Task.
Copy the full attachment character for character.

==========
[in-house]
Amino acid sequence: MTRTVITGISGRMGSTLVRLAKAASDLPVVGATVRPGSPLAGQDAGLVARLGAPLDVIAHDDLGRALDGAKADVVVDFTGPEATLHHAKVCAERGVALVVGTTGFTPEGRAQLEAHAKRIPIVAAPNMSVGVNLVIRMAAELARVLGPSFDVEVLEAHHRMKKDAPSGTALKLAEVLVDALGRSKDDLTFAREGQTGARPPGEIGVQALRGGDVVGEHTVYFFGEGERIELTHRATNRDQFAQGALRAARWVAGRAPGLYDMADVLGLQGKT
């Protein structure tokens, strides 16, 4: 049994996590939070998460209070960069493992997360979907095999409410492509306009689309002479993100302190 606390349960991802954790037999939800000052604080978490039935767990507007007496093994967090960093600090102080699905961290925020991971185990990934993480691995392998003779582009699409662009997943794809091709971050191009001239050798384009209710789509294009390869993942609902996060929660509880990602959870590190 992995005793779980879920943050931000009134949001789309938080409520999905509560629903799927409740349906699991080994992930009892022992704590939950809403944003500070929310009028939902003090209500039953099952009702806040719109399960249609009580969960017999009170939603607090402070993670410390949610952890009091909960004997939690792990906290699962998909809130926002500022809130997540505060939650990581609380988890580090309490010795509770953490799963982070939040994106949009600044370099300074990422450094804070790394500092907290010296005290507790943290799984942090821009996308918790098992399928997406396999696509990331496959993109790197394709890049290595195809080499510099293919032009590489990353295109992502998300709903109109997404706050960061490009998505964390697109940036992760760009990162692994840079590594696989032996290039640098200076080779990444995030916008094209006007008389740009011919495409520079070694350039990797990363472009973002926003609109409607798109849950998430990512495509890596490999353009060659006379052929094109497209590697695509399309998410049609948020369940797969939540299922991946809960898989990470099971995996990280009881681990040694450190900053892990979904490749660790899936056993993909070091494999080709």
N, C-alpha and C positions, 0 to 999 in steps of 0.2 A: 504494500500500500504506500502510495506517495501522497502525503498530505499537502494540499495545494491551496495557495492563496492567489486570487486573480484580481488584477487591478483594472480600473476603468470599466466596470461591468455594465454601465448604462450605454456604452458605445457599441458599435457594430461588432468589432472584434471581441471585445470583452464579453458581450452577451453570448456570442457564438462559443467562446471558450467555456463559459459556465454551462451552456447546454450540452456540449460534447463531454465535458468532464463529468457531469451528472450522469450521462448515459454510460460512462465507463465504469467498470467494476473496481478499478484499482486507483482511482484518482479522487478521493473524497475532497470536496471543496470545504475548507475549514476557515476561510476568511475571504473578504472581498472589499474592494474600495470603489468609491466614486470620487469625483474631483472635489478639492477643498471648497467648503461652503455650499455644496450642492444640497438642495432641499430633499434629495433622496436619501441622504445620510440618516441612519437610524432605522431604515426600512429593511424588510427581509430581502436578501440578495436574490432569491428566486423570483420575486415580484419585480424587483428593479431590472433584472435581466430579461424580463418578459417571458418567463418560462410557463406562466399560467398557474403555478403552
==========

[in-house]
Amino acid sequence: MTRTVITGISGRMGSTLVRLAKAASDLPVVGATVRPGSPLAGQDAGLVARLGAPLDVIAHDDLGRALDGAKADVVVDFTGPEATLHHAKVCAERGVALVVGTTGFTPEGRAQLEAHAKRIPIVAAPNMSVGVNLVIRMAAELARVLGPSFDVEVLEAHHRMKKDAPSGTALKLAEVLVDALGRSKDDLTFAREGQTGARPPGEIGVQALRGGDVVGEHTVYFFGEGERIELTHRATNRDQFAQGALRAARWVAGRAPGLYDMADVLGLQGKT
């Protein structure tokens, strides 16, 4: 049994996590939070998460209070960069493992997360979907095999409410492509306009689309002479993100302190 606390349960991802954790037999939800000052604080978490039935767990507007007496093994967090960093600090102080699905961290925020991971185990990934993480691995392998003779582009699409662009997943794809091709971050191009001239050798384009209710789509294009390869993942609902996060929660509880990602959870590190 992995005793779980879920943050931000009134949001789309938080409520999905509560629903799927409740349906699991080994992930009892022992704590939950809403944003500070929310009028939902003090209500039953099952009702806040719109399960249609009580969960017999009170939603607090402070993670410390949610952890009091909960004997939690792990906290699962998909809130926002500022809130997540505060939650990581609380988890580090309490010795509770953490799963982070939040994106949009600044370099300074990422450094804070790394500092907290010296005290507790943290799984942090821009996308918790098992399928997406396999696509990331496959993109790197394709890049290595195809080499510099293919032009590489990353295109992502998300709903109109997404706050960061490009998505964390697109940036992760760009990162692994840079590594696989032996290039640098200076080779990444995030916008094209006007008389740009011919495409520079070694350039990797990363472009973002926003609109409607798109849950998430990512495509890596490999353009060659006379052929094109497209590697695509399309998410049609948020369940797969939540299922991946809960898989990470099971995996990280009881681990040694450190900053892990979904490749660790899936056993993909070091494999080709």
N, C-alpha and C positions, 0 to 999 in steps of 0.2 A: 504494500500500500504506500502510495506517495501522497502525503498530505499537502494540499495545494491551496495557495492563496492567489486570487486573480484580481488584477487591478483594472480600473476603468470599466466596470461591468455594465454601465448604462450605454456604452458605445457599441458599435457594430461588432468589432472584434471581441471585445470583452464579453458581450452577451453570448456570442457564438462559443467562446471558450467555456463559459459556465454551462451552456447546454450540452456540449460534447463531454465535458468532464463529468457531469451528472450522469450521462448515459454510460460512462465507463465504469467498470467494476473496481478499478484499482486507483482511482484518482479522487478521493473524497475532497470536496471543496470545504475548507475549514476557515476561510476568511475571504473578504472581498472589499474592494474600495470603489468609491466614486470620487469625483474631483472635489478639492477643498471648497467648503461652503455650499455644496450642492444640497438642495432641499430633499434629495433622496436619501441622504445620510440618516441612519437610524432605522431604515426600512429593511424588510427581509430581502436578501440578495436574490432569491428566486423570483420575486415580484419585480424587483428593479431590472433584472435581466430579461424580463418578459417571458418567463418560462410557463406562466399560467398557474403555478403552